Transcriptional regulation of multi-drug tolerance and antibiotic-induced responses by the histone-like protein Lsr2 in M. tuberculosis
Colangeli R, Helb D, Vilchèze C, Hazbón MH, Lee CG, Safi H, Sayers B, Sardone I, Jones MB, Fleischmann RD, Peterson SN, Jacobs WR, Alland D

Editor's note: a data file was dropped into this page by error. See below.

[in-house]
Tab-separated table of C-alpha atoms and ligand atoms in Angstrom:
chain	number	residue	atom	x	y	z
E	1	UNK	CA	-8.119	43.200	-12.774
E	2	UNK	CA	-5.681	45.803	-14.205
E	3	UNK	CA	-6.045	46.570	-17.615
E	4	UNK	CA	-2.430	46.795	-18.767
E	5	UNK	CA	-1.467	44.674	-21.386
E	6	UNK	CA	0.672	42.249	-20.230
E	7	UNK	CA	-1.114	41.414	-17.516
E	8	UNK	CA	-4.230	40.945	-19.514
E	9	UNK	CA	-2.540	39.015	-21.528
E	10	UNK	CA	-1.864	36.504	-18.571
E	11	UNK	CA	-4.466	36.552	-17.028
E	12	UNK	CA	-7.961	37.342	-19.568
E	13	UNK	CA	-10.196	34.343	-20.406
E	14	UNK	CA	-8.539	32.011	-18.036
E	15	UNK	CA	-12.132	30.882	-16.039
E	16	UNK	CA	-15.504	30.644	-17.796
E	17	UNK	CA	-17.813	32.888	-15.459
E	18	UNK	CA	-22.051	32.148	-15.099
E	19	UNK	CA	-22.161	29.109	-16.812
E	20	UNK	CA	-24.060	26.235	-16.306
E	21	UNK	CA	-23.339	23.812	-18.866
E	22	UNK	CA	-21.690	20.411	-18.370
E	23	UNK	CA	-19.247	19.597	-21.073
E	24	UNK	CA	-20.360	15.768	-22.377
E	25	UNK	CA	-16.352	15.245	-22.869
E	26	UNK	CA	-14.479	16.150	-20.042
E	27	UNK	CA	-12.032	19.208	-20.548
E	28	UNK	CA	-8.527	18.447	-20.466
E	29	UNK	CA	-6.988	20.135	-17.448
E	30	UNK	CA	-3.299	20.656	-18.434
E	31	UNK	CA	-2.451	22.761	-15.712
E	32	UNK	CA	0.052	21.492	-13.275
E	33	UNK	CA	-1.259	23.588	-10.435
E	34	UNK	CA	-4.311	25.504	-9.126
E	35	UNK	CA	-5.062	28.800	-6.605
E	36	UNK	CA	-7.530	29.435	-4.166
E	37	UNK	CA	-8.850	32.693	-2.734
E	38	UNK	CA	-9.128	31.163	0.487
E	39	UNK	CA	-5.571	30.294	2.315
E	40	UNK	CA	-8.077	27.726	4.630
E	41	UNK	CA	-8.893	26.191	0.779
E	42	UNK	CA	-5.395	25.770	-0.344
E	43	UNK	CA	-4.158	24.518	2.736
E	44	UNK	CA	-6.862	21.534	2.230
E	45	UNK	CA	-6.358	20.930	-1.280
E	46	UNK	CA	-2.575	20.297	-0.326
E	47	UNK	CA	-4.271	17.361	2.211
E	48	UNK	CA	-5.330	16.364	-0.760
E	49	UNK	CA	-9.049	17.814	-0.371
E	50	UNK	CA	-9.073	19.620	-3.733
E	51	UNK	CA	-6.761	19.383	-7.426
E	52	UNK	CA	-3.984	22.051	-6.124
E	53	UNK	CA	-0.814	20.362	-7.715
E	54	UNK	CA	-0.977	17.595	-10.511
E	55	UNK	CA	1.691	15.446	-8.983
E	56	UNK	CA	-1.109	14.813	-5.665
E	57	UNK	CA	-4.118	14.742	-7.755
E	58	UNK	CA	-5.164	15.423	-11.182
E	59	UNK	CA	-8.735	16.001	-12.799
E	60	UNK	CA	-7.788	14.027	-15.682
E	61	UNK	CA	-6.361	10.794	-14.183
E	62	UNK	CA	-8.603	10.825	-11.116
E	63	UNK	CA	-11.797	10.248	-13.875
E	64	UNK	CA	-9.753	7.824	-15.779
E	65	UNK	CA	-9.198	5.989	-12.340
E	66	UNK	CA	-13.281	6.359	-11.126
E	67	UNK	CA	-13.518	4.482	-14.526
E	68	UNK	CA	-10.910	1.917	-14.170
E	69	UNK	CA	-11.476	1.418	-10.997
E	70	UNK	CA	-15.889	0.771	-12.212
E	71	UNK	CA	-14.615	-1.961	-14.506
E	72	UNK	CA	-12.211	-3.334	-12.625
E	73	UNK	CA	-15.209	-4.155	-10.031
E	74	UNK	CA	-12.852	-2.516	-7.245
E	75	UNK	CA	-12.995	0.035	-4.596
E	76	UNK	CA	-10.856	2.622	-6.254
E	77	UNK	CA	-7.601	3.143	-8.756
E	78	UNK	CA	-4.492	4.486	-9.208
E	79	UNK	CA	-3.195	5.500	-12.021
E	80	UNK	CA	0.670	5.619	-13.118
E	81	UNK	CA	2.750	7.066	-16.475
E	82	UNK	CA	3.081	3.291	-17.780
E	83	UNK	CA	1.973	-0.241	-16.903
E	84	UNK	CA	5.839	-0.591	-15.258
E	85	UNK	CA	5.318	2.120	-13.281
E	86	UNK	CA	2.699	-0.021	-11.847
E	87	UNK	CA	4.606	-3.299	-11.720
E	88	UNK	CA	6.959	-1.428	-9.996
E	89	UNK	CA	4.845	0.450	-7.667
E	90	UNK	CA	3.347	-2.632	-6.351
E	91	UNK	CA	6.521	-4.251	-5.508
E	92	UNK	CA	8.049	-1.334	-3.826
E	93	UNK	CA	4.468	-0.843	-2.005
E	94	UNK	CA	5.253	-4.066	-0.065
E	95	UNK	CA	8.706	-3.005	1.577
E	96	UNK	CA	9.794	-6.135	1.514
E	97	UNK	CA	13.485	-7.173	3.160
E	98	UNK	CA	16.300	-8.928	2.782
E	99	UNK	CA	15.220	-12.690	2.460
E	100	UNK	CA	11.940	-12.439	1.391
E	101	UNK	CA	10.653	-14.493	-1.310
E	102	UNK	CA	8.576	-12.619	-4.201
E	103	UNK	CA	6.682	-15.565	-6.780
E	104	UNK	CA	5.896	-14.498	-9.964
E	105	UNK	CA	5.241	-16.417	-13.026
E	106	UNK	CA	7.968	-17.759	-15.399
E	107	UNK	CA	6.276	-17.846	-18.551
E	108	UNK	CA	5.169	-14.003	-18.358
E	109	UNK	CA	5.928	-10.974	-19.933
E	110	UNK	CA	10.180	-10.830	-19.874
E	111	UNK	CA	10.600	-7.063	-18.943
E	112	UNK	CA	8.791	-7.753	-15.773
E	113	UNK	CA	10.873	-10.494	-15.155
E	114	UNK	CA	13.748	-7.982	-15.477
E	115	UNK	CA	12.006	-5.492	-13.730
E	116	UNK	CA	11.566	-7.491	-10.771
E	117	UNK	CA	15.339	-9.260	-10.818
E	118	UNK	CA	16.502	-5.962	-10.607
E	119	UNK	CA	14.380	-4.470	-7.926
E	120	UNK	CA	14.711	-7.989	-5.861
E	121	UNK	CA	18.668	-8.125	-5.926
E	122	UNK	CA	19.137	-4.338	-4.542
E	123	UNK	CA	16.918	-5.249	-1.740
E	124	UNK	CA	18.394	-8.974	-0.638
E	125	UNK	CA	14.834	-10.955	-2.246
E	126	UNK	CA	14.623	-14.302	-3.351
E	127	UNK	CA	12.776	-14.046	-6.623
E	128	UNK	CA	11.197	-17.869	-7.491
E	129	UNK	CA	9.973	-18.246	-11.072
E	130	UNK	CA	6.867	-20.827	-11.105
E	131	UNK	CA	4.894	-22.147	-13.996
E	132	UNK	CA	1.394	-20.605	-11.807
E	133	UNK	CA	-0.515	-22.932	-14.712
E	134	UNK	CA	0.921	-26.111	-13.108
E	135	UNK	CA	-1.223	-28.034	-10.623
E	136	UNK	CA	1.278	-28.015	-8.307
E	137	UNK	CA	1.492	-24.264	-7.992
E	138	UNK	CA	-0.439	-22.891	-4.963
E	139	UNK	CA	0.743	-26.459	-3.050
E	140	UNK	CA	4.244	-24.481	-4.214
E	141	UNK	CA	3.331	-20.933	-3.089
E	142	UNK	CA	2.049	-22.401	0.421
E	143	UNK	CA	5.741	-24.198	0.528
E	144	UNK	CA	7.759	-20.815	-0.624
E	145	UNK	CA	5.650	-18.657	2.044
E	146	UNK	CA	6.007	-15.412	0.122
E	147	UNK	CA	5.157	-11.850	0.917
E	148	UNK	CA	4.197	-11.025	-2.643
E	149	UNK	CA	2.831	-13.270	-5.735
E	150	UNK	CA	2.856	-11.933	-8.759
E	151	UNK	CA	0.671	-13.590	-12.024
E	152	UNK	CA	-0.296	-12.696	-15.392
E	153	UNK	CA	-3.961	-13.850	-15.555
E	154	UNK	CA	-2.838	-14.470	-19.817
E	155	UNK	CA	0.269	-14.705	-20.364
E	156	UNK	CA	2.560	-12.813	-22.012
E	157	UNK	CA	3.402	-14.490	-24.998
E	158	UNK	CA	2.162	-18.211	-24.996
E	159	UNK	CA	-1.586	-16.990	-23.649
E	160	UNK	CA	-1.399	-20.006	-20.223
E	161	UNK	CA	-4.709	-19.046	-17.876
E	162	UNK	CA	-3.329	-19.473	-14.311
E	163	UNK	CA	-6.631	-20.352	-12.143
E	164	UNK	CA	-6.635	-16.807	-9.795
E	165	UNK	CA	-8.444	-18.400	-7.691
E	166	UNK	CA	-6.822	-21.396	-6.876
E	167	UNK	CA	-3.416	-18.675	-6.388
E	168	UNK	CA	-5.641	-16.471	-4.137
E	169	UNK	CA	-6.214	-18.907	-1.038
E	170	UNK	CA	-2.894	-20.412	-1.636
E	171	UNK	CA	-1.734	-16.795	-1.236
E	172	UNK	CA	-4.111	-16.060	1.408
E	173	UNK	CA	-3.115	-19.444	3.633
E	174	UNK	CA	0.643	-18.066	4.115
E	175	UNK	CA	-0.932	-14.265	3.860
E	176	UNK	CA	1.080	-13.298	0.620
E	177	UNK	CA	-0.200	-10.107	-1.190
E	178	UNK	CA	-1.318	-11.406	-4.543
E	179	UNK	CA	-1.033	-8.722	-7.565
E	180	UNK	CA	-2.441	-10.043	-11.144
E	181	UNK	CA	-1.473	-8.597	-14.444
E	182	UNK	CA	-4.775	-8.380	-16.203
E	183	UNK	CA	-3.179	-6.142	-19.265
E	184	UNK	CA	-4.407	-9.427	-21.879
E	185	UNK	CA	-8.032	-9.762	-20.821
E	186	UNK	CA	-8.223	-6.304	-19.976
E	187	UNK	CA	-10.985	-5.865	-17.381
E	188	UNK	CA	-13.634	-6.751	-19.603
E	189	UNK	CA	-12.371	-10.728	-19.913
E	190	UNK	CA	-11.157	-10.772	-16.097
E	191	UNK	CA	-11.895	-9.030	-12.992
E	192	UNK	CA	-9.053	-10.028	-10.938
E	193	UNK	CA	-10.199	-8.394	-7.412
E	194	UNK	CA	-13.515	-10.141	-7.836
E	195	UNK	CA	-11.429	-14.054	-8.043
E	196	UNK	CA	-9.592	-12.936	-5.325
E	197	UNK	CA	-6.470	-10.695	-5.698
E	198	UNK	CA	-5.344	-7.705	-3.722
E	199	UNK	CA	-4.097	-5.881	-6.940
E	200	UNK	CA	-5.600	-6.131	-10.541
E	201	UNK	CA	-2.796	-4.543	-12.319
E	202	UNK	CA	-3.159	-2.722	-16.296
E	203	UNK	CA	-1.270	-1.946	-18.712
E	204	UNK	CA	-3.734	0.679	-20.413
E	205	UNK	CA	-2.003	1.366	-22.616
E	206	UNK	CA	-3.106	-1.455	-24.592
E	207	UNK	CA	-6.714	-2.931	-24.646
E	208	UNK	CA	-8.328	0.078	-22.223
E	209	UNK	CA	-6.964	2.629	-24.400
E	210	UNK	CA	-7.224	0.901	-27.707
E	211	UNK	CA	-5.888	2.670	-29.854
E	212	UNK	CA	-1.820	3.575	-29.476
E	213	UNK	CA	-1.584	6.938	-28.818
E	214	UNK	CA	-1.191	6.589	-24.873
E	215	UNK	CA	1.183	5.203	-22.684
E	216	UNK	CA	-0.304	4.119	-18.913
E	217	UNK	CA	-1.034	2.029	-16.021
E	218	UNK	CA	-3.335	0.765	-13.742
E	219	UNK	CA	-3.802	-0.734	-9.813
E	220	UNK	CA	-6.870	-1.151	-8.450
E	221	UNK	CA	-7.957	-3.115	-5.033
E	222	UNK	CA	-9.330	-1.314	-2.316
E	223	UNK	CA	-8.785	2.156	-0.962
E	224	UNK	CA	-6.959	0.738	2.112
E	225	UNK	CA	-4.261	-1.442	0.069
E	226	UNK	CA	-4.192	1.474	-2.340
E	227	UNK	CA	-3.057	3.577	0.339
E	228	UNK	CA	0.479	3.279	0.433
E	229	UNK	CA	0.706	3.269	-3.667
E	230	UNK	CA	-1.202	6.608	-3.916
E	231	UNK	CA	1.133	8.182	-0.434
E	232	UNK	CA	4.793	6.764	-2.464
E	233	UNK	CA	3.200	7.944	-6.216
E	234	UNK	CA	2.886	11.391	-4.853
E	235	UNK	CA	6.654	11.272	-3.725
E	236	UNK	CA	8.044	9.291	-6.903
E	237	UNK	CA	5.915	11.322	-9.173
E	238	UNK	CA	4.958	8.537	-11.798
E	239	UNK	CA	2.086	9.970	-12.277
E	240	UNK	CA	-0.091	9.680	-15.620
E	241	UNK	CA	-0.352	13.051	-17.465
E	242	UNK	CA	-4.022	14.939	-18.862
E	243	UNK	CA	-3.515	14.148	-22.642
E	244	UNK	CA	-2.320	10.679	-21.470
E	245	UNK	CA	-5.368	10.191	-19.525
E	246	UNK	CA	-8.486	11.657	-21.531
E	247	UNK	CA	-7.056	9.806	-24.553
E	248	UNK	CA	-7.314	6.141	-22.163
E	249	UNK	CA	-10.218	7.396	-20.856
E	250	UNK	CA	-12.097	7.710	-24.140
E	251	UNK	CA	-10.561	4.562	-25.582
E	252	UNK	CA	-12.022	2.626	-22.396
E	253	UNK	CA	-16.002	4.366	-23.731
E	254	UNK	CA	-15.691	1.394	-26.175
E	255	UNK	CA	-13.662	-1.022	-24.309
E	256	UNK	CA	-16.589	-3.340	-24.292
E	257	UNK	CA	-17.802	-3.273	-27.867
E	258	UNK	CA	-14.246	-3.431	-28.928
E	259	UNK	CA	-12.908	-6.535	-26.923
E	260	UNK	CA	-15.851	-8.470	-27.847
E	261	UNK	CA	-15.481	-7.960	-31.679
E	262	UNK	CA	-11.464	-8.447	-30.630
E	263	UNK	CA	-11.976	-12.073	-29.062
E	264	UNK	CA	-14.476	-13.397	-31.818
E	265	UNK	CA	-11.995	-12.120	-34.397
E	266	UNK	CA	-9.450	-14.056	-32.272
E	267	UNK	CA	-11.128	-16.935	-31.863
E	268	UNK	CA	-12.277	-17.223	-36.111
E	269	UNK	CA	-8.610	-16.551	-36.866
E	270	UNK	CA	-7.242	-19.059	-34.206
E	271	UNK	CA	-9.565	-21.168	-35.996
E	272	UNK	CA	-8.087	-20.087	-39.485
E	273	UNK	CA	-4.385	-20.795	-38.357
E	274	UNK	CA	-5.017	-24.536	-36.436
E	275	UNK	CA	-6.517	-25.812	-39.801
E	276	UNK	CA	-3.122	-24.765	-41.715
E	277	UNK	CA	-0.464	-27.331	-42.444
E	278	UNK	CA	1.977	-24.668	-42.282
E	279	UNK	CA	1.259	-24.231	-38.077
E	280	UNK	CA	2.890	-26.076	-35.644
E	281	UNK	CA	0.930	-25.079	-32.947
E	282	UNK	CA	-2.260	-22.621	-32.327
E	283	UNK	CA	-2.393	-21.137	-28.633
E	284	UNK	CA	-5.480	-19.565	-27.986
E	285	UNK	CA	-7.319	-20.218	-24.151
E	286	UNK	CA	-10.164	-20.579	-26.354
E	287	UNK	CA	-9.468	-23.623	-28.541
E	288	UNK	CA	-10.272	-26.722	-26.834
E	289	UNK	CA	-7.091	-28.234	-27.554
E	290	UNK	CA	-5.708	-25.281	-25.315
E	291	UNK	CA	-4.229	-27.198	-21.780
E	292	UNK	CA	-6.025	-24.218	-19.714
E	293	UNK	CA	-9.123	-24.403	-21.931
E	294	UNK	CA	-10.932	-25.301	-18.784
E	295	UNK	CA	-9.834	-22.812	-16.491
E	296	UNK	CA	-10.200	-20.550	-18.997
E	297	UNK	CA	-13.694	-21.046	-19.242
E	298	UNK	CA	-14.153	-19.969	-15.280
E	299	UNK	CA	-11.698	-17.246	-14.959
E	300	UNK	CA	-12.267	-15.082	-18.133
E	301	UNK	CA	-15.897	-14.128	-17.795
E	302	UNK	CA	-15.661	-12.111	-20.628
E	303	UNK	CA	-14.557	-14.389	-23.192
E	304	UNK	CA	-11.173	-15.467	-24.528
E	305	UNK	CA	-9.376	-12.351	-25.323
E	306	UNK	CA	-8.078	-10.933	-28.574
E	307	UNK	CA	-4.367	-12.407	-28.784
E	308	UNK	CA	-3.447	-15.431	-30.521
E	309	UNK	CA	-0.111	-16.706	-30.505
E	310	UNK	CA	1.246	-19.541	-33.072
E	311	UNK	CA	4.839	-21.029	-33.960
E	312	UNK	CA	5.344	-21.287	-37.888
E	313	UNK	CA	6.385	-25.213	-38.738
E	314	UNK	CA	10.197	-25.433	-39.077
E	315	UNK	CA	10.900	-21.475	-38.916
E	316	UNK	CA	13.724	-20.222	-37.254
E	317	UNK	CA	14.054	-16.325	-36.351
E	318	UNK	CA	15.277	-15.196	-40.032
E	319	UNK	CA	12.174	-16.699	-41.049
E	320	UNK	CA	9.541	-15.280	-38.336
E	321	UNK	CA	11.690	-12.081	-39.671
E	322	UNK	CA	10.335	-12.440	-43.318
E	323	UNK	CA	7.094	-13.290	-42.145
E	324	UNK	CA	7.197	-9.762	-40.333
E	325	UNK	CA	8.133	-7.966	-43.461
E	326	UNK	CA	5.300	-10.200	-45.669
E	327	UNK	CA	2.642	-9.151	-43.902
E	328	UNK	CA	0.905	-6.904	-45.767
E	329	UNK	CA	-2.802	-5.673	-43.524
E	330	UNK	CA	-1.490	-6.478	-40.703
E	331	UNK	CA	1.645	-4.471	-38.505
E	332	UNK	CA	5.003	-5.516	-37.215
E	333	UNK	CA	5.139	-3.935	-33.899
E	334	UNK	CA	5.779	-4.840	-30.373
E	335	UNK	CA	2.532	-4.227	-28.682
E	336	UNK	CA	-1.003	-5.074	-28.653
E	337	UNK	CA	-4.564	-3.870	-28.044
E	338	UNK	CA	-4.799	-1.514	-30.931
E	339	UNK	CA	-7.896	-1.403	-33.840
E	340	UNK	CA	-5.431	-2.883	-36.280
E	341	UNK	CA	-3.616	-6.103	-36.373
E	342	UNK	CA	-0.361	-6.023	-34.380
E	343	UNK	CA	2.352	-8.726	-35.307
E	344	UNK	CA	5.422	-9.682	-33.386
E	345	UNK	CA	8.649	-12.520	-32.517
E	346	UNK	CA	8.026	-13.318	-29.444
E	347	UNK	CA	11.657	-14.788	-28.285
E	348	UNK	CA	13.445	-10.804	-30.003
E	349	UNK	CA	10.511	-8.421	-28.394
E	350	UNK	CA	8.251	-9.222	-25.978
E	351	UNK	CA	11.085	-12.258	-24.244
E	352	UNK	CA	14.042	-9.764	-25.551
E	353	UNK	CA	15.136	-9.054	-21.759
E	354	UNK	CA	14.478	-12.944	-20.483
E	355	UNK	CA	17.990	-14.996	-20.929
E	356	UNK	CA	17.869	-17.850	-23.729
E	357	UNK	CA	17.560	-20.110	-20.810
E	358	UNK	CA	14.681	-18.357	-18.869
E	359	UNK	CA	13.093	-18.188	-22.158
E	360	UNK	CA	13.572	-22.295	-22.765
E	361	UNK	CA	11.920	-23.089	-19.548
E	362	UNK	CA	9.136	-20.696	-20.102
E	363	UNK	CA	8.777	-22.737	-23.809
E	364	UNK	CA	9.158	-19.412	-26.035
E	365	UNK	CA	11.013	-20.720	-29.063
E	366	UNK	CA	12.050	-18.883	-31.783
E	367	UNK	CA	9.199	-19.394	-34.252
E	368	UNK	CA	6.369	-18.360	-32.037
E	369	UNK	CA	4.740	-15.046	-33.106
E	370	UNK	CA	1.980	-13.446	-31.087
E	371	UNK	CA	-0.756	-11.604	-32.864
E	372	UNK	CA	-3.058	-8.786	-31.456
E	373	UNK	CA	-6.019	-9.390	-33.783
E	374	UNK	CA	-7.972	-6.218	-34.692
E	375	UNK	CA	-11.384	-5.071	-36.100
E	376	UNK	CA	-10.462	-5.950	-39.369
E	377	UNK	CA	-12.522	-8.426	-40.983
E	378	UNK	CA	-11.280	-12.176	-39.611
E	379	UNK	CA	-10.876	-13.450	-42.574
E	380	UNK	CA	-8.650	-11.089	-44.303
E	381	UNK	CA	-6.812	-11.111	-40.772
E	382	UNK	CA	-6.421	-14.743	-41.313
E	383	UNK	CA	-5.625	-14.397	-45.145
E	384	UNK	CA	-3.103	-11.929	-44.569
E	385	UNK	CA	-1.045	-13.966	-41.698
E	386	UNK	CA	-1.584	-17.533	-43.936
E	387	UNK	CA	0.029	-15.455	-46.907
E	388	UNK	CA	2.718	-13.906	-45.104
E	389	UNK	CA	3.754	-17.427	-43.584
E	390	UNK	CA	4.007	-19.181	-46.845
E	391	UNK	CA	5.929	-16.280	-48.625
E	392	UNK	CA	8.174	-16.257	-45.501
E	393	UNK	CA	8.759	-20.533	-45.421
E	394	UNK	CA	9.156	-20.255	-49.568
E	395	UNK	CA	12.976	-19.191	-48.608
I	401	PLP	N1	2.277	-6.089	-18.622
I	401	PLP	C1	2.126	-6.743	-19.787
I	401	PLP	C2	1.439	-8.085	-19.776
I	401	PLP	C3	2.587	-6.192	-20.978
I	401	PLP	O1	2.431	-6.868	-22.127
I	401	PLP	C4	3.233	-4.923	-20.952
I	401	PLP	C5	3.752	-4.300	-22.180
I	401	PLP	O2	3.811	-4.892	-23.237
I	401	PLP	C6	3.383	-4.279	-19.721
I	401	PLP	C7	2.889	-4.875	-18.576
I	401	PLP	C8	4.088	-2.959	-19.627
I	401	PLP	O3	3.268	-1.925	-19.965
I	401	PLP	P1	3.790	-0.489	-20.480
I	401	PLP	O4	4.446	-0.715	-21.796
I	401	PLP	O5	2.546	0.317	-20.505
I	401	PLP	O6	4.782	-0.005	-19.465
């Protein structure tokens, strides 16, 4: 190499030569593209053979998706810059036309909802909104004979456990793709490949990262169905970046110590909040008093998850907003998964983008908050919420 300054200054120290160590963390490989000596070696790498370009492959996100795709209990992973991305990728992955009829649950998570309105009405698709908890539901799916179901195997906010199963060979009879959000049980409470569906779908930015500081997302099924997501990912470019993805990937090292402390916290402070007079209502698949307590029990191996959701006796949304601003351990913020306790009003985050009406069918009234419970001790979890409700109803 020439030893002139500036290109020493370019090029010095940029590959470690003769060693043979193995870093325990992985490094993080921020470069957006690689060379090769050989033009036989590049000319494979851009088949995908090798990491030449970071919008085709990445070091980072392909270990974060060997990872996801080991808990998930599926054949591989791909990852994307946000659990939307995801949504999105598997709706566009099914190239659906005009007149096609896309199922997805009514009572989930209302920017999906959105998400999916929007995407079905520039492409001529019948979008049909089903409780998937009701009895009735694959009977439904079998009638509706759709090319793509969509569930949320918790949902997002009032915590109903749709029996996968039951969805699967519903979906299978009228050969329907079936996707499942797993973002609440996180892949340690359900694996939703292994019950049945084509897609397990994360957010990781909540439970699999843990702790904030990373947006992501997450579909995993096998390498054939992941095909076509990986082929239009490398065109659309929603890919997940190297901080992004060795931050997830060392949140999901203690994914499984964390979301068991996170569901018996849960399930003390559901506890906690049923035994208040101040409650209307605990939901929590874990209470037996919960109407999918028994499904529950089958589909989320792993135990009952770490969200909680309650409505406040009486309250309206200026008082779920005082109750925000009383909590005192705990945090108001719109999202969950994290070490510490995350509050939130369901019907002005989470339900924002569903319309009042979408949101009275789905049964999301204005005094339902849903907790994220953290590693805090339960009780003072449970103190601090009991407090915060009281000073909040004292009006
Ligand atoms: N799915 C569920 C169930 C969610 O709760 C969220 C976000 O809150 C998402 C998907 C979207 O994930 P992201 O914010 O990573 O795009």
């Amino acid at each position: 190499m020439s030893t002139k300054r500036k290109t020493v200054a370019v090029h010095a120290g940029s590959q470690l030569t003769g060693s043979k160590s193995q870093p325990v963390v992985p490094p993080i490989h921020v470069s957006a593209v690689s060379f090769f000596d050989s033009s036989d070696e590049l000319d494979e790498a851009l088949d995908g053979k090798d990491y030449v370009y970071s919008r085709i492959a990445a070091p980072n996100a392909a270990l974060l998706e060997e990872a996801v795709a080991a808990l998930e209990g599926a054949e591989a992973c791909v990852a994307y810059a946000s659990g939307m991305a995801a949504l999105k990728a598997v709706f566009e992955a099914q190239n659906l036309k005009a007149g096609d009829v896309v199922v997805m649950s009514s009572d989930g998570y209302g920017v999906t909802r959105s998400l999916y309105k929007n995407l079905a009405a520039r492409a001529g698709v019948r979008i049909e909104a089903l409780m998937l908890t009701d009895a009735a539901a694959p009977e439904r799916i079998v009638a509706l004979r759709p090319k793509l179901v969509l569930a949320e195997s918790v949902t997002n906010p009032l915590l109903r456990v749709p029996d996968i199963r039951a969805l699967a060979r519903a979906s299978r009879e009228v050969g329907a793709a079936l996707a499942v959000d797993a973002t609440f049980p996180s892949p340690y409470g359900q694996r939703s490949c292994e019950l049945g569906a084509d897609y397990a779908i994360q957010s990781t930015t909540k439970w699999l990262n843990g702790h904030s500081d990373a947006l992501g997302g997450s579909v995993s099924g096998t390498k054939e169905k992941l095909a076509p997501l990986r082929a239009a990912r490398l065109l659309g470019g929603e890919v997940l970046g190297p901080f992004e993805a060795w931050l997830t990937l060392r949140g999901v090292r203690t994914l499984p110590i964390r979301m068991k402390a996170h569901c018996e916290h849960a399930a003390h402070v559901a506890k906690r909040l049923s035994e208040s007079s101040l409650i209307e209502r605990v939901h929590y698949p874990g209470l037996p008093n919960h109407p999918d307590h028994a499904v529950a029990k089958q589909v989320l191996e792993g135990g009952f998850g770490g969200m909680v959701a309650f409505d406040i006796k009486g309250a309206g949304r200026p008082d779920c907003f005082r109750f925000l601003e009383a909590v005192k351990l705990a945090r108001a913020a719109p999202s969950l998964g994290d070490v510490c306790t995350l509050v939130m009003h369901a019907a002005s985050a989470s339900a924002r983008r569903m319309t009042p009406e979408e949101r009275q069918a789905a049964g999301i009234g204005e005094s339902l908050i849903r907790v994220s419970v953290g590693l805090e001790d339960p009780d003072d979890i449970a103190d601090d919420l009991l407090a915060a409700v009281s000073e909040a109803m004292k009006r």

Multi-drug tolerance is a key phenotypic property that complicates the sterilization of mammals infected with Mycobacterium tuberculosis. Previous studies have established that iniBAC, an operon that confers multi-drug tolerance to M. bovis BCG through an associated pump-like activity, is induced by the antibiotics isoniazid (INH) and ethambutol (EMB). An improved understanding of the functional role of antibiotic-induced genes and the regulation of drug tolerance may be gained by studying the factors that regulate antibiotic-mediated gene expression. An M. smegmatis strain containing a lacZ gene fused to the promoter of M. tuberculosis iniBAC (PiniBAC) was subjected to transposon mutagenesis. Mutants with constitutive expression and increased EMB-mediated induction of PiniBAC::lacZ mapped to the lsr2 gene (MSMEG6065), a small basic protein of unknown function that is highly conserved among mycobacteria. These mutants had a marked change in colony morphology and generated a new polar lipid. Complementation with multi-copy M. tuberculosis lsr2 (Rv3597c) returned PiniBAC expression to baseline, reversed the observed morphological and lipid changes, and repressed PiniBAC induction by EMB to below that of the control M. smegmatis strain. Microarray analysis of an lsr2 knockout confirmed upregulation of M. smegmatis iniA and demonstrated upregulation of genes involved in cell wall and metabolic functions. Fully 121 of 584 genes induced by EMB treatment in wild-type M. smegmatis were upregulated ("hyperinduced") to even higher levels by EMB in the M. smegmatis lsr2 knockout. The most highly upregulated genes and gene clusters had adenine-thymine (AT)-rich 5-prime untranslated regions. In M. tuberculosis, overexpression of lsr2 repressed INH-mediated induction of all three iniBAC genes, as well as another annotated pump, efpA. The low molecular weight and basic properties of Lsr2 (pI 10.69) suggested that it was a histone-like protein, although it did not exhibit sequence homology with other proteins in this class. Consistent with other histone-like proteins, Lsr2 bound DNA with a preference for circular DNA, forming large oligomers, inhibited DNase I activity, and introduced a modest degree of supercoiling into relaxed plasmids. Lsr2 also inhibited in vitro transcription and topoisomerase I activity. Lsr2 represents a novel class of histone-like proteins that inhibit a wide variety of DNA-interacting enzymes. Lsr2 appears to regulate several important pathways in mycobacteria by preferentially binding to AT-rich sequences, including genes induced by antibiotics and those associated with inducible multi-drug tolerance. An improved understanding of the role of lsr2 may provide important insights into the mechanisms of action of antibiotics and the way that mycobacteria adapt to stresses such as antibiotic treatment.
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